On 22 June 2018 I attended a VSNU workshop on “Recognition and appreciation”. One of the speakers was Maarten Steinbuch. He referred to his idea of a 4th generation university. A university that lets “the (local) network create value, so the university is an enabler and motivator”. In his talk he emphasized that to be able to keep up with technology, we should try to “be exponential”. Of course a rather difficult challenge, but matching his idea that we need disruptors in the system.
Reading both recently launched roadmaps of open science by LERU and LIBER, with useful recommendations for universities and libraries, respectively, I do wonder whether this will help us to realize the longed-for cultural change.
The tangible issues in the roadmaps are useful to pick up and be involved in. At TU Delft we can mark a lot of checks there. In the past ten years we have:
- Launched and developed the 4TU.Centre for Research Data
- Finalized a research data policy framework
- Established an open access policy
- Developed an open science training for PhD’s (and we are working on an open science MOOC)
- Introduced an open textbook workshop and guidance
- Supported open science via our DataCite membership, are participating in the NL ORCID pilot, have local deals with open access publishers, and are working on an updated copyright policy including open source software
But have we also progressed on the cultural change? To be able to do so, we need indeed to reach out to a wider range of stakeholders than libraries, and we need to simplify or perhaps twist our story.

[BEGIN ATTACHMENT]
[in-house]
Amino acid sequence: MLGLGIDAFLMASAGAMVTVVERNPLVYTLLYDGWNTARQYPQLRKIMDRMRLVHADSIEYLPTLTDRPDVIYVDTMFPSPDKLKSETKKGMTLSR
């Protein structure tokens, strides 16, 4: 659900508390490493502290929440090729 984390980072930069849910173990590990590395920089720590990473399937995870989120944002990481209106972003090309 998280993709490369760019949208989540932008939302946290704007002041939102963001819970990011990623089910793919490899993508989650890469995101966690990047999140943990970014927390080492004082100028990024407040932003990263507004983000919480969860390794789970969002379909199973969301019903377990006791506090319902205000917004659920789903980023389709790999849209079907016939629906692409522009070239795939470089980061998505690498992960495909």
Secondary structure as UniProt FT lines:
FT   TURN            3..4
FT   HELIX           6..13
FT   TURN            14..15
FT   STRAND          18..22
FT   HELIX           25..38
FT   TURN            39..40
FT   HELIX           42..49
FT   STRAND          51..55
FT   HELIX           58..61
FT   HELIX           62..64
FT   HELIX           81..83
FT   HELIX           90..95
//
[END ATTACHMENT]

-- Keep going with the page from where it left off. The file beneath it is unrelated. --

In a discussion at another workshop I recently attended, about open peer review, it struck me how we were (mainly university support staff attended this workshop) discussing the topic of the peer review process, and that it should be opened, as if peer review as default would be biased or subjective. I wholeheartedly embrace openness and transparency as default, but
- Researchers review work of others to improve the work & learn what is new in the field, not to “burn” it or get it rejected or “steal” the result
- Researchers publish to share their work, not to hide it
- Researchers work to test hypotheses, to find solutions, to understand better how things are, and do not do their research to manipulate, falsify, or modify results
The basic or default attitude of the majority of our researchers in fact is already supportive of open science. Perhaps we are closer to our ambition than we might expect reading the aforementioned roadmaps.
Is the biggest change now how we (as librarians, as administrators) might be able or learn to look differently, to try to be disruptive? A good step forward would be to combine the sets of recommendations and make life easier for ourselves and others, to join hands, cross boundaries and really work together, as research libraries, with our colleagues from HR, ICT, Legal Services and Communication, and to support our researchers to do what they are good at: just science.